10,000 Hours of Practice

Outliers is a classic book on what makes up success by Malcolm Gladwell. He argues that highly successful people – the outliers – do not succeed just by simply working harder. Being there at the right place at the right time, among other factors, is critical too.

Gladwell describes the “Rule of 10,000” which says that it takes about 10,000 hours of practicing a task for someone to achieve mastery in it. It can be music, computer programming, writing, sports – anything (and certainly for knowledge work!).

“… ten thousand hours of practice is required to achieve the level of mastery associated with being a world-class expert — in anything. In study after study, of composers, basketball players, fiction writers, ice skaters, concert pianists, chess players, master criminals, and what have you, this number comes up again and again. Of course, this doesn’t address why some people get more out of their practice sessions than others do. But no one has found a case in which true world-class expertise was accomplished in less time. It seems that it takes the brain this long to assimilate all that it needs to know to achieve true mastery.”  — “Outliers” by Malcolm Gladwell

ImageDoing the maths, practicing for 40-hours in a week and 180 hours in a month, it takes about 5 years to achieve mastery in it. Obviously, what it means to be a master and what the world of mastery is can vary, but in general the rule models the effort required to become really good at something. Gladwell gives examples of The Beatles, Bill Gates and Paul Allen to prove the theory. All of them put in 10,000 of practicing music or programming before they really became masters at it.

However, this is not all. Success is not just a direct result of adequate effort put in. Not everyone who practices for 10,000 hours and becomes a master, succeeds too. Success needs more than that.

Gladwell postulates that to be a success, these 10,000 hours need to be sandwiched between two events. First is the availability of an opportunity where someone can actually practice. Beatles got a chance to practice in Hamburg’s bars for long hours over many years. Gates got access to University of Washington’s computer terminal (a rare resource) to be able to learn programming. They obviously made the most of that. The second event is availability of an opportunity close to when they become masters, to really capitalize on their new mastery. Beatles made it big in Britain after their long hours of practice in Germany, because there was a market for the kind of music they were doing at that time. For Gates the PC market was just getting hot and he had the necessary skills to make the most of it. They were ready.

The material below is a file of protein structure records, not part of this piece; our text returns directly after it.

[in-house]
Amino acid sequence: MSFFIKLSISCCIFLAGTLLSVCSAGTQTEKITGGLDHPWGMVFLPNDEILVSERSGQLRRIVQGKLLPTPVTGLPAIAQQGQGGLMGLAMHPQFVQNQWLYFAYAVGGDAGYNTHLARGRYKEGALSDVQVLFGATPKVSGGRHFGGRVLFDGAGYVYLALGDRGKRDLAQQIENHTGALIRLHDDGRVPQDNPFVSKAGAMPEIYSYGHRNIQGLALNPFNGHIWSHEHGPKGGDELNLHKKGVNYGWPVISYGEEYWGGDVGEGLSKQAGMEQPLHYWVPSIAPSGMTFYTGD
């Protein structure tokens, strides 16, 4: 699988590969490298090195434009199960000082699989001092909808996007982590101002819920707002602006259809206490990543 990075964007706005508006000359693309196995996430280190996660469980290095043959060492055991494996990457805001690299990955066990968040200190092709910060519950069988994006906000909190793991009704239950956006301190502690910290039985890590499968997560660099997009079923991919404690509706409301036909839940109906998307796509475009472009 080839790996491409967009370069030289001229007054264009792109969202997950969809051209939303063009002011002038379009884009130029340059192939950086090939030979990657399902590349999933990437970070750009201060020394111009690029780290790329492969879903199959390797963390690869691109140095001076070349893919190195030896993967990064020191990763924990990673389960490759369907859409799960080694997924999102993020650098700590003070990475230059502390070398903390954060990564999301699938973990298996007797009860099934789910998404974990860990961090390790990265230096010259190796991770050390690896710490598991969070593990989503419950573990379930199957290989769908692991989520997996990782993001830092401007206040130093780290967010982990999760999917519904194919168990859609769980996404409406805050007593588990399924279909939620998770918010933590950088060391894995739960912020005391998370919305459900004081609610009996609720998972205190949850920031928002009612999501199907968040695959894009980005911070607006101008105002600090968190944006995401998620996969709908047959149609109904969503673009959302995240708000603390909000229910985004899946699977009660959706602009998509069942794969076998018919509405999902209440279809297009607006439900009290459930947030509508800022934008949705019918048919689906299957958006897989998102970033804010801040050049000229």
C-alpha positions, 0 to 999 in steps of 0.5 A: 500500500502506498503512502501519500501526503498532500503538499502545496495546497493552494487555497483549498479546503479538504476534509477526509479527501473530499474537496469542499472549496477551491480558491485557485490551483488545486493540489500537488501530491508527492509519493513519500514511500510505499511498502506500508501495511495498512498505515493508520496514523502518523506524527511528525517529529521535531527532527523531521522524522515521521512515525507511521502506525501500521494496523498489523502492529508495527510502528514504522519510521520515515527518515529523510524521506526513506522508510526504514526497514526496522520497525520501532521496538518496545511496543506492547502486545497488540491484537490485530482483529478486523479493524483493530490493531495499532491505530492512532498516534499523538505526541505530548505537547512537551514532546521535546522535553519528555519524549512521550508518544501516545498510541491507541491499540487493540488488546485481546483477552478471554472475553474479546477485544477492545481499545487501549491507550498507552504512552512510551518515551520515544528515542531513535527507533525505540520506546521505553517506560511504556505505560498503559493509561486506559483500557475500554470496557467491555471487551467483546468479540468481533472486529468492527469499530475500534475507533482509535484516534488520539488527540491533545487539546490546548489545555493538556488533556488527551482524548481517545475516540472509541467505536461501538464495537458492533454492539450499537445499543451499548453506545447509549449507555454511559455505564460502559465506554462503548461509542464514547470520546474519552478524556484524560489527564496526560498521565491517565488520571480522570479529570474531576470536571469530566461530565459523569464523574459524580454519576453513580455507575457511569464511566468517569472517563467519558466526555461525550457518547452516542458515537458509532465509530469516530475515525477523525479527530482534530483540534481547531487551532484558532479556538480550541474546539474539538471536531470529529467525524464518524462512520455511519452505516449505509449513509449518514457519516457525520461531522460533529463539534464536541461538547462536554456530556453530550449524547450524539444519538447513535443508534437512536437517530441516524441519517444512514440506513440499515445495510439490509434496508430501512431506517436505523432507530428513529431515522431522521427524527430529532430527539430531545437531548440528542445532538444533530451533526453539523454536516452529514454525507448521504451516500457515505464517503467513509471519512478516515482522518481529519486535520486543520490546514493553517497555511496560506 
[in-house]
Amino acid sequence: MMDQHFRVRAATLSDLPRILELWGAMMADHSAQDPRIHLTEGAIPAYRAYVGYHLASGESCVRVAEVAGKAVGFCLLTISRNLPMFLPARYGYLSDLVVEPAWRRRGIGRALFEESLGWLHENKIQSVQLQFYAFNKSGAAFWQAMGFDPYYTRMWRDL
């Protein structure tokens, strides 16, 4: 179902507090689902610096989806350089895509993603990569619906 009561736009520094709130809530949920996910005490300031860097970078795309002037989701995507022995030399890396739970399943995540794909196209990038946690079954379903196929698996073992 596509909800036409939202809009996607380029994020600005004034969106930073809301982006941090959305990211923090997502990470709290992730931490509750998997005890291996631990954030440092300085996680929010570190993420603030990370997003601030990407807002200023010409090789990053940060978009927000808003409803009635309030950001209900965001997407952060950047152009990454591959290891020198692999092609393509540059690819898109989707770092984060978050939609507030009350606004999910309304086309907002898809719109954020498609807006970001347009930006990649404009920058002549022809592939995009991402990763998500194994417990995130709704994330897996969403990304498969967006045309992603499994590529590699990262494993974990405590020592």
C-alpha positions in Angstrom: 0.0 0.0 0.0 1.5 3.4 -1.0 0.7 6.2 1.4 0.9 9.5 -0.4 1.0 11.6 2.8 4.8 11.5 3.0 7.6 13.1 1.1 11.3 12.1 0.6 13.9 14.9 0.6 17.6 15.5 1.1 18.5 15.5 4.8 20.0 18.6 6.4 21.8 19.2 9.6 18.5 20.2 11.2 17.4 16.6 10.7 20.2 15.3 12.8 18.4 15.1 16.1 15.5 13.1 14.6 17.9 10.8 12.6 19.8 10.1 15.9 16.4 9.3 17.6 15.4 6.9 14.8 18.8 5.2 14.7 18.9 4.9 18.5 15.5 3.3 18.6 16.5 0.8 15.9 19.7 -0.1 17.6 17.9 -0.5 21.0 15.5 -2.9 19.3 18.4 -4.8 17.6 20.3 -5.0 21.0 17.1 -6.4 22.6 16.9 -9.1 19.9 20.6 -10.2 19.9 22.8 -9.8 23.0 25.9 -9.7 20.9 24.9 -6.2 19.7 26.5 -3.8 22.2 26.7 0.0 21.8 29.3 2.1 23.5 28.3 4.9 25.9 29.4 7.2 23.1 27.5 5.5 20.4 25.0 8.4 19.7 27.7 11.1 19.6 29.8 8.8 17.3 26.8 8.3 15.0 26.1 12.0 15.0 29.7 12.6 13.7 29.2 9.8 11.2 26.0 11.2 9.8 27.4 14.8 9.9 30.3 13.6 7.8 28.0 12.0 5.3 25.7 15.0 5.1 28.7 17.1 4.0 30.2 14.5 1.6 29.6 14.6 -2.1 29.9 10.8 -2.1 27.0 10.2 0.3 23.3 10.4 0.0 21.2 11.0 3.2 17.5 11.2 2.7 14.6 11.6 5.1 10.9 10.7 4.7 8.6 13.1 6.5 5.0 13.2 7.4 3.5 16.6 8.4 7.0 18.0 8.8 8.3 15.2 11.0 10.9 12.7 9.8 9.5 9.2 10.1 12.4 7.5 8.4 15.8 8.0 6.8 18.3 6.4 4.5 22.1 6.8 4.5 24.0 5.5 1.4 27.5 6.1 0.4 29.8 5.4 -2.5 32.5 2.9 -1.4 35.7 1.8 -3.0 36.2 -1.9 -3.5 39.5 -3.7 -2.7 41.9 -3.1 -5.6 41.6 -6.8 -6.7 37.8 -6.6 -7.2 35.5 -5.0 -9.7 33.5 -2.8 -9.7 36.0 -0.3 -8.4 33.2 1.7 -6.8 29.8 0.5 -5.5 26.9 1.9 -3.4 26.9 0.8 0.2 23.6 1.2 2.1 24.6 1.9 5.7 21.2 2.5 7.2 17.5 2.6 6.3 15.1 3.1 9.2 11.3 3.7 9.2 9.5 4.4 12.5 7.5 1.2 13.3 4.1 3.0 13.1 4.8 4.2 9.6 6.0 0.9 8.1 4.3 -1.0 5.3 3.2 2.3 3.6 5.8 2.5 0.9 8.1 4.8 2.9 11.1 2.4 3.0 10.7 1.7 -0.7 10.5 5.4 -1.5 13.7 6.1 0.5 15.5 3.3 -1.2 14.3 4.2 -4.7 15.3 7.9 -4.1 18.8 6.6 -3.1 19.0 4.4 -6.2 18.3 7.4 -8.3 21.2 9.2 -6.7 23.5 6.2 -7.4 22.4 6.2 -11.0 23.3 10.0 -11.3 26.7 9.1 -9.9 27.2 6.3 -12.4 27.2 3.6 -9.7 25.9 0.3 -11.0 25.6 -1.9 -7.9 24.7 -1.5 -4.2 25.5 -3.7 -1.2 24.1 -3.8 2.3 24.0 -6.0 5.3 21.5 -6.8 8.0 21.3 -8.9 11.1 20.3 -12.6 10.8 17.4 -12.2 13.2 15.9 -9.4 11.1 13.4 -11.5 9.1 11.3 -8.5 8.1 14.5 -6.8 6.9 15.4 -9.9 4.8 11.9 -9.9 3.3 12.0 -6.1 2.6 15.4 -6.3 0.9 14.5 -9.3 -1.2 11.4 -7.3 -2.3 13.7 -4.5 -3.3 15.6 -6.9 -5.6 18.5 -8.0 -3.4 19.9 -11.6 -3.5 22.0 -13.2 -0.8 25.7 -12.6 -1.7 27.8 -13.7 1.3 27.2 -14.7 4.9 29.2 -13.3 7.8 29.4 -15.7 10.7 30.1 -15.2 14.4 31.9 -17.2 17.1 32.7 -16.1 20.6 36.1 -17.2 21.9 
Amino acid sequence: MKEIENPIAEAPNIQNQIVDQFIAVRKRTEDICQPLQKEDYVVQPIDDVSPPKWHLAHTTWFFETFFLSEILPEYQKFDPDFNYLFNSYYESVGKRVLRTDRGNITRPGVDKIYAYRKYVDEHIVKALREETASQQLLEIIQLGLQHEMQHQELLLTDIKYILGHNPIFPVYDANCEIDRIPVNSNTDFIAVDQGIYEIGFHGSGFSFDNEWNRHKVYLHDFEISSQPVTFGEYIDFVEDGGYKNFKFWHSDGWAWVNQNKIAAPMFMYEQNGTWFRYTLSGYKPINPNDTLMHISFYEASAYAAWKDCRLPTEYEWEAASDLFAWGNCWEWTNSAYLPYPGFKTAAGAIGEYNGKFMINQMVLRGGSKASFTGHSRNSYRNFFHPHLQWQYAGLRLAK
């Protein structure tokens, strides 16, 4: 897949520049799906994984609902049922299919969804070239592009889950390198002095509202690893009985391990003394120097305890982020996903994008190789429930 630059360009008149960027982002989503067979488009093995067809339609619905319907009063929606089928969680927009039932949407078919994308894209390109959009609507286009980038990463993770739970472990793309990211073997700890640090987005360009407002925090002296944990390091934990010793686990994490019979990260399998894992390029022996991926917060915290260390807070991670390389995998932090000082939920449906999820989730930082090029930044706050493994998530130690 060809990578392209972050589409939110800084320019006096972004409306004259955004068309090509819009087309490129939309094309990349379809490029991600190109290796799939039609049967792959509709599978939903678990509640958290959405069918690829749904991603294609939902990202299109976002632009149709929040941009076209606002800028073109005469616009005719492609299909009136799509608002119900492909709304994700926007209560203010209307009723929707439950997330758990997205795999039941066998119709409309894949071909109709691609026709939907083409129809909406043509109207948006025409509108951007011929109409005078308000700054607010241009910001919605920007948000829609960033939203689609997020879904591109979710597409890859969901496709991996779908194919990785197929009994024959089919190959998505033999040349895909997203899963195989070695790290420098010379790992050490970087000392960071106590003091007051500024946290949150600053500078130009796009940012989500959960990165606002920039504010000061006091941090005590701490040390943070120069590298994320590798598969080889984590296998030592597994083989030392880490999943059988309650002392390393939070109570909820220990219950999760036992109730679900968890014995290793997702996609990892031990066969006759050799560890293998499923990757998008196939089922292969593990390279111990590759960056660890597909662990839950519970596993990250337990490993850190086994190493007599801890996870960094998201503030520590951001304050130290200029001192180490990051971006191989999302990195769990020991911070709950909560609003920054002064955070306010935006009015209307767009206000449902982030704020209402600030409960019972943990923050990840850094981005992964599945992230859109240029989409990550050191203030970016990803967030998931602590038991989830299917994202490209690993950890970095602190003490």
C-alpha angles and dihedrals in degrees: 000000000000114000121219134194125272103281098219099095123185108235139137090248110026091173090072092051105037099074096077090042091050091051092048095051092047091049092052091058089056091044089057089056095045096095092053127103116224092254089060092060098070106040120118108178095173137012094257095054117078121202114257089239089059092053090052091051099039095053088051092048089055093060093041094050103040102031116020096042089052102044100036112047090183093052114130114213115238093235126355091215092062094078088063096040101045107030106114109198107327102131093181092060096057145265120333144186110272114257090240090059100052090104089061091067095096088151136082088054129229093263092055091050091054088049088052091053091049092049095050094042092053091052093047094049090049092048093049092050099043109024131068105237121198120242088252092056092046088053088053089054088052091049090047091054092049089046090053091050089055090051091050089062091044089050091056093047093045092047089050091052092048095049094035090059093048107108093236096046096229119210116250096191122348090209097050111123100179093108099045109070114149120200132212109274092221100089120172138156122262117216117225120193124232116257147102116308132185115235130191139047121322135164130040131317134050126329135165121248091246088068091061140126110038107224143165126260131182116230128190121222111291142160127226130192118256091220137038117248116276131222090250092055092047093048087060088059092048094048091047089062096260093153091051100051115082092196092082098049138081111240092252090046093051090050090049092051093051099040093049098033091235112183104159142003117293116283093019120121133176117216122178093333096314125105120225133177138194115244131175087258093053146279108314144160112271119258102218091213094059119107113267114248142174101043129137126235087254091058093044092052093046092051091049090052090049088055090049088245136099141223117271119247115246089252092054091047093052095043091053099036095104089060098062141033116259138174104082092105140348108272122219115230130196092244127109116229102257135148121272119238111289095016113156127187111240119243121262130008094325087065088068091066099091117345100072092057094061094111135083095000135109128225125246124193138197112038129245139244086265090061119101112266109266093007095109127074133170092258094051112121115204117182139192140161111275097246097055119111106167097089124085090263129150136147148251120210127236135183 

The outliers certainly need to be able to dare to take these opportunities – whether at the start or the end – but the availability of these opportunities is a requisite for them to make it big. Had Gates finished his practice a few years later, someone else may already have made it big doing what he did. He may have still been successful, but may not have been an outlier that he is.

Some may call it luck – and rightly so. More importantly, it’s a lesson in recognizing and availing these opportunities and putting in the sweat!

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4 thoughts on “10,000 Hours of Practice

  1. Requires very critical long-sightedness for this – but in all of these scenarios, neither of the outlier were conscious about what they were doing. They were simply following their heart – and as the old saying goes “where there is a will there is a way”. As far as the Beatles are concerned, they were playing in the bars what people liked to play – and that doesn’t change very drastically (or they would have been out of business. For example, if today there is a hype of Rap music in local clubs in Pakistan, and I start doing it… and within a year that fades away, no one would come to my show and it will be lost anyway. Continuing to do that would be a mistake on my end). Similarly, Bill Gates did it because that’s what all the hype was about. Colleges were starting to give CS degrees and the smartest went there – he wanted to do that and in the middle realised that he’s so good, he doesn’t need to continue.

    Similarly, there are people like Jobs – who was roughly the same age as Gates, in the same region, in the same market – failed when Gates succeeded and succeeded where Gates (or Microsoft) failed.

    Very grey discussion – though I personally totally agree with Gladwell and that’s what I recommended to younger ones: To get out of the “microwave mentality” and work hard and long. More on “microwave mentality” later sometime 🙂

    • It certainly is grey. And to be fair, this is just one of the components of being an Outlier that Gladwell laid out. It may not cover everything but the primary premise seems logical – to be a success, you need persistence and (this and is important) opportunities. Agreed, that it does not cover all scenarios, there are certainly exceptions. But it’s a model and as they say about models – “all models are wrong, some are just useful” 🙂 This is a useful one …

      Do tell me about microwave mentality.

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